Toronto great-grandmother spends 90th birthday on racetrack
The Canadian Press
Published Tuesday, August 7, 2018 3:55PM EDT
TORONTO -- With her 90th birthday on the horizon, Marie Hollo had a need for speed.
The great-grandmother said she had long been a fan of Formula One racing and wanted to mark turning another year older with an advance celebration that involved being driven around a racetrack at more than 200 kilometres an hour.
On Monday, she checked that activity off her bucket list after being taken around the Canadian Tire Motorsport Park in Bowmanville, Ont., by veteran race car driver Peter Lockhart, who was inducted to the Canadian Motorsport Hall of Fame in 2016.
"It was so wonderful. I loved every second of it," Hollo told The Canadian Press. "My actual birthday is in November, but we celebrate it all year."
Hollo, who lives in Toronto, said Lockhart took her around the track three times.
"It's always excited me," Hollo said of professional racing. "It was so much fun. I would do it any time again."
It's not the first time Hollo has marked a birthday with an adrenaline-pumping activity.
To celebrate turning 89, she said she went skydiving. For her 84th birthday, she strapped on a harness and walked around the edge of Toronto's CN Tower -- an activity that took place 356 metres off the ground.
And when she turns 91, Hollo said she plans on going dog-sledding in Quebec.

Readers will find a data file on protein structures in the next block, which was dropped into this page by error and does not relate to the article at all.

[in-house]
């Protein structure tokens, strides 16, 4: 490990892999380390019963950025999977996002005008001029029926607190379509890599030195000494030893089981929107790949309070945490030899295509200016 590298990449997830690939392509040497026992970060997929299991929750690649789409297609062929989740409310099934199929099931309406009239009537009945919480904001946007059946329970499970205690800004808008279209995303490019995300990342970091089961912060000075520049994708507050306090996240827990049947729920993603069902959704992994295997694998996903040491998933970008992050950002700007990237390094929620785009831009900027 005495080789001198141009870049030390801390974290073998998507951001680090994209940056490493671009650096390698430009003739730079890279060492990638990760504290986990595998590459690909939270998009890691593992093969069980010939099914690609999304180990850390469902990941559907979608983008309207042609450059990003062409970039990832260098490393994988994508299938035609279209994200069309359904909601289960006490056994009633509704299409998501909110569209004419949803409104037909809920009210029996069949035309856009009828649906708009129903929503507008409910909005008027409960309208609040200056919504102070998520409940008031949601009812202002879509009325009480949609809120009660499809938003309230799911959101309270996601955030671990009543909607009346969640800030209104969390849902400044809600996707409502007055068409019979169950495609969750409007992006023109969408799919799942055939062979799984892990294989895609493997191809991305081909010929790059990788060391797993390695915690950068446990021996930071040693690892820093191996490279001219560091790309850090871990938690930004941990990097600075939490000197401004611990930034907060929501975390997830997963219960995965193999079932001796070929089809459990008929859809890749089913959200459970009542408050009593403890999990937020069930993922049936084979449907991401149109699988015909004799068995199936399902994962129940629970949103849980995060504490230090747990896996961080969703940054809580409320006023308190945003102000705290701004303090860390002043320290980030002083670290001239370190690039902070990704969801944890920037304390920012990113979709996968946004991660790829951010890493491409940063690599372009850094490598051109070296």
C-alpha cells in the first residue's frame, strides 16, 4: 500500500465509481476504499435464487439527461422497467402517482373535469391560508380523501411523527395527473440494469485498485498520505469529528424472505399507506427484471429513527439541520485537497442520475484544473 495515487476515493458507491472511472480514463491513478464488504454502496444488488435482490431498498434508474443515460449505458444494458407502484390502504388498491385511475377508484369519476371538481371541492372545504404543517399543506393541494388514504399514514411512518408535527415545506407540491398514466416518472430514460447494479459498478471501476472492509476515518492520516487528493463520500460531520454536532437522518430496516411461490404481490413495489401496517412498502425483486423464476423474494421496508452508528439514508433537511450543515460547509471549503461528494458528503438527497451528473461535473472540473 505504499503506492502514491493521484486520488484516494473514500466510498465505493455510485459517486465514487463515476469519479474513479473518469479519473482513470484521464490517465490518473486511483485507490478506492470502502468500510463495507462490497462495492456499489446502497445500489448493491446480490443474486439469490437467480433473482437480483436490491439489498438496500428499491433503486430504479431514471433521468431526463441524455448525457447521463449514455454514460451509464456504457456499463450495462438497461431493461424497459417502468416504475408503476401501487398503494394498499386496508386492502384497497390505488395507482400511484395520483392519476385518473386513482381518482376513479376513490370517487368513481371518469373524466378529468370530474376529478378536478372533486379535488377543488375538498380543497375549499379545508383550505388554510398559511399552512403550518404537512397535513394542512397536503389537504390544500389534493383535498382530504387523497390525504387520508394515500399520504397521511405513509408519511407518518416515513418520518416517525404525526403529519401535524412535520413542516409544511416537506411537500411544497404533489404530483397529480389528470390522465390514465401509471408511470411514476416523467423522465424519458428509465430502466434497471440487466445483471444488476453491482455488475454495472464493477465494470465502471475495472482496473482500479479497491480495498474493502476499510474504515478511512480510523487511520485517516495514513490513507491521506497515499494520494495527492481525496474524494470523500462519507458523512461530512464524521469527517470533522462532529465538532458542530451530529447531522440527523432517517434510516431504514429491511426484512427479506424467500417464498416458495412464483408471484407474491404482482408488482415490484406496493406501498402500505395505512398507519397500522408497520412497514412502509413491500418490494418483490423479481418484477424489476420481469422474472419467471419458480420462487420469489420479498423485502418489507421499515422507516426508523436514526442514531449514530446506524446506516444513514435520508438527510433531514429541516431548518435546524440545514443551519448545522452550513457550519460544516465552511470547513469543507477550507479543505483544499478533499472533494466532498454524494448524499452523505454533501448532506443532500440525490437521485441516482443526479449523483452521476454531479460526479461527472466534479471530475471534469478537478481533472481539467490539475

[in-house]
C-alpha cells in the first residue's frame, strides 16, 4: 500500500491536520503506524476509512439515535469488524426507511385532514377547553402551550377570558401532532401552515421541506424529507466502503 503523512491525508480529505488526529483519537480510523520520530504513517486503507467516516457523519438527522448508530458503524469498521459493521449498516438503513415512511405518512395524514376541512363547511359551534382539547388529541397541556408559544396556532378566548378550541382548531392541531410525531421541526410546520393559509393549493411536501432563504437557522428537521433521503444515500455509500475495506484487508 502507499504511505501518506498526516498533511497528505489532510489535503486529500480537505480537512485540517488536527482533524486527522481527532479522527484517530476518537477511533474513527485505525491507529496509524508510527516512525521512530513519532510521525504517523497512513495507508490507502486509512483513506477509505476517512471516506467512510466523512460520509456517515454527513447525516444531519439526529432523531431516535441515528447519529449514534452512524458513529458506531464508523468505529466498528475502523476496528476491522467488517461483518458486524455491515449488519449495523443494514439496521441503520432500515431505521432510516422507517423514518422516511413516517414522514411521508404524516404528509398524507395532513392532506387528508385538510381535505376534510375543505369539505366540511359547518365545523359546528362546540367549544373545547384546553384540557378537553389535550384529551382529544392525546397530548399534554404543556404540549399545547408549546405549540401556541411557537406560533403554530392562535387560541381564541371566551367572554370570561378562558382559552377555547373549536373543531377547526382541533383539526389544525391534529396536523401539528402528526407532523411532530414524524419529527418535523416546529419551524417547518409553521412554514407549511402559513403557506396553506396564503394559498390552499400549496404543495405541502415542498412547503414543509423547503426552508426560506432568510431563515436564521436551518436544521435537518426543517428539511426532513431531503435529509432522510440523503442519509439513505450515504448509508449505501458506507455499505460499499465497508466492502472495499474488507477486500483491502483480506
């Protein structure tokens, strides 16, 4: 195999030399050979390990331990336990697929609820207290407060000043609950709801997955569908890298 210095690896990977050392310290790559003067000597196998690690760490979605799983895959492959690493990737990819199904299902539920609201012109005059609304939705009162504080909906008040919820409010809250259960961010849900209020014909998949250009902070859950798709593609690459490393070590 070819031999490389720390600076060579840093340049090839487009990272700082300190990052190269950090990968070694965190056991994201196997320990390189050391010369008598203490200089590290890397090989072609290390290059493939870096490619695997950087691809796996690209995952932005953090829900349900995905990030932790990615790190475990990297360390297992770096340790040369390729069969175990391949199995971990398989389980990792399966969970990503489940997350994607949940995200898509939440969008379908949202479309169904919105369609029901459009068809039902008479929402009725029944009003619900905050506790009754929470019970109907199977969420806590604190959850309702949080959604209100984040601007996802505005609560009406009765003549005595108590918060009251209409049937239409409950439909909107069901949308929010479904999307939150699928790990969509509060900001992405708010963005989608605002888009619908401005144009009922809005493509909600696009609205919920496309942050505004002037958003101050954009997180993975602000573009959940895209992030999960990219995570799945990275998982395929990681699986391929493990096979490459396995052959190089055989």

"This is just stuff I've always wanted to do," she said.
Born in Finland before moving to Toronto in 1953, Hollo said she's always been stubborn and has never liked being told what to do. She said she was married for 30 years and that her now-deceased husband never wanted her to get a job or a drivers license -- but she did both behind his back.
"He was always so jealous," she said. "He thought I was going to go out and find another man, but I didn't."
Hollo said she always wanted to go on adventures and be a daredevil, but she wanted to wait until her three kids were older. Now she has five grandchildren and six great-grandchildren.
One of Hollo's children said she fully sports her mother's interests.
"I think it's absolutely awesome," Hollo's daughter, Susan Hollo Wontorra, said of her mother's adventures.
Hollo's doctor warned her against skydiving because "she could die," Hollo Wontorra recalled, saying her mother responded, "Well, I'm going to die soon anyways so I better do this now."
The only kind of activity Hollo said she isn't considering is scuba diving, or anything to do with the ocean, explaining she almost drowned when she was a baby and has a fear of water.
Hollo said her grandchildren and great-grandchildren are always asking her what she's going to do next.
"I always tell them that I'm not normal," said Hollo, laughing. "Life is too short. You might not be capable to do anything later on."